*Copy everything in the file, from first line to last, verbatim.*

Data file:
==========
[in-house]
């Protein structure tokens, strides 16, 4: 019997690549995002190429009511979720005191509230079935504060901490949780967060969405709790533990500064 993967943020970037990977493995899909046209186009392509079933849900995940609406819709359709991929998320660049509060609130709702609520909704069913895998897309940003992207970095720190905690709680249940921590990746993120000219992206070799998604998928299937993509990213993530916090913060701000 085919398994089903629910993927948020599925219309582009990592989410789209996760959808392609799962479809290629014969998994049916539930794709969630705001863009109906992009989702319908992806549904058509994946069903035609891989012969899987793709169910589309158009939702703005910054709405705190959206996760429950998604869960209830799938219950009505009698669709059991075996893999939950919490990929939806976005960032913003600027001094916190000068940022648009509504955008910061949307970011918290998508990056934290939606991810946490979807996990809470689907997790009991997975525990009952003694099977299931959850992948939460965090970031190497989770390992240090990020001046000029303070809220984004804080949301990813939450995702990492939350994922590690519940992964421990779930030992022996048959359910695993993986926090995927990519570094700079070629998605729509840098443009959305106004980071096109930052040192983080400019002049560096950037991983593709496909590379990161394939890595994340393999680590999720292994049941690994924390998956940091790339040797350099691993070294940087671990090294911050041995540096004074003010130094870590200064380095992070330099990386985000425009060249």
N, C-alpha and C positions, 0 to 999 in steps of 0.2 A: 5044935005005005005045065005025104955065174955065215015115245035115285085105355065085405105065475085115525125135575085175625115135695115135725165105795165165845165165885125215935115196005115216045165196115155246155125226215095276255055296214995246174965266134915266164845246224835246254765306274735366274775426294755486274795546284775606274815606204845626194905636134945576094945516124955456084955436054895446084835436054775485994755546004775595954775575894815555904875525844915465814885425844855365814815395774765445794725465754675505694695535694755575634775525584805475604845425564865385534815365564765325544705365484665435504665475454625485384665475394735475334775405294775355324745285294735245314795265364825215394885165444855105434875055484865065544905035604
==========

[in-house]
């Protein structure tokens, strides 16, 4: 019997690549995002190429009511979720005191509230079935504060901490949780967060969405709790533990500064 993967943020970037990977493995899909046209186009392509079933849900995940609406819709359709991929998320660049509060609130709702609520909704069913895998897309940003992207970095720190905690709680249940921590990746993120000219992206070799998604998928299937993509990213993530916090913060701000 085919398994089903629910993927948020599925219309582009990592989410789209996760959808392609799962479809290629014969998994049916539930794709969630705001863009109906992009989702319908992806549904058509994946069903035609891989012969899987793709169910589309158009939702703005910054709405705190959206996760429950998604869960209830799938219950009505009698669709059991075996893999939950919490990929939806976005960032913003600027001094916190000068940022648009509504955008910061949307970011918290998508990056934290939606991810946490979807996990809470689907997790009991997975525990009952003694099977299931959850992948939460965090970031190497989770390992240090990020001046000029303070809220984004804080949301990813939450995702990492939350994922590690519940992964421990779930030992022996048959359910695993993986926090995927990519570094700079070629998605729509840098443009959305106004980071096109930052040192983080400019002049560096950037991983593709496909590379990161394939890595994340393999680590999720292994049941690994924390998956940091790339040797350099691993070294940087671990090294911050041995540096004074003010130094870590200064380095992070330099990386985000425009060249």
N, C-alpha and C positions, 0 to 999 in steps of 0.2 A: 5044935005005005005045065005025104955065174955065215015115245035115285085105355065085405105065475085115525125135575085175625115135695115135725165105795165165845165165885125215935115196005115216045165196115155246155125226215095276255055296214995246174965266134915266164845246224835246254765306274735366274775426294755486274795546284775606274815606204845626194905636134945576094945516124955456084955436054895446084835436054775485994755546004775595954775575894815555904875525844915465814885425844855365814815395774765445794725465754675505694695535694755575634775525584805475604845425564865385534815365564765325544705365484665435504665475454625485384665475394735475334775405294775355324745285294735245314795265364825215394885165444855105434875055484865065544905035604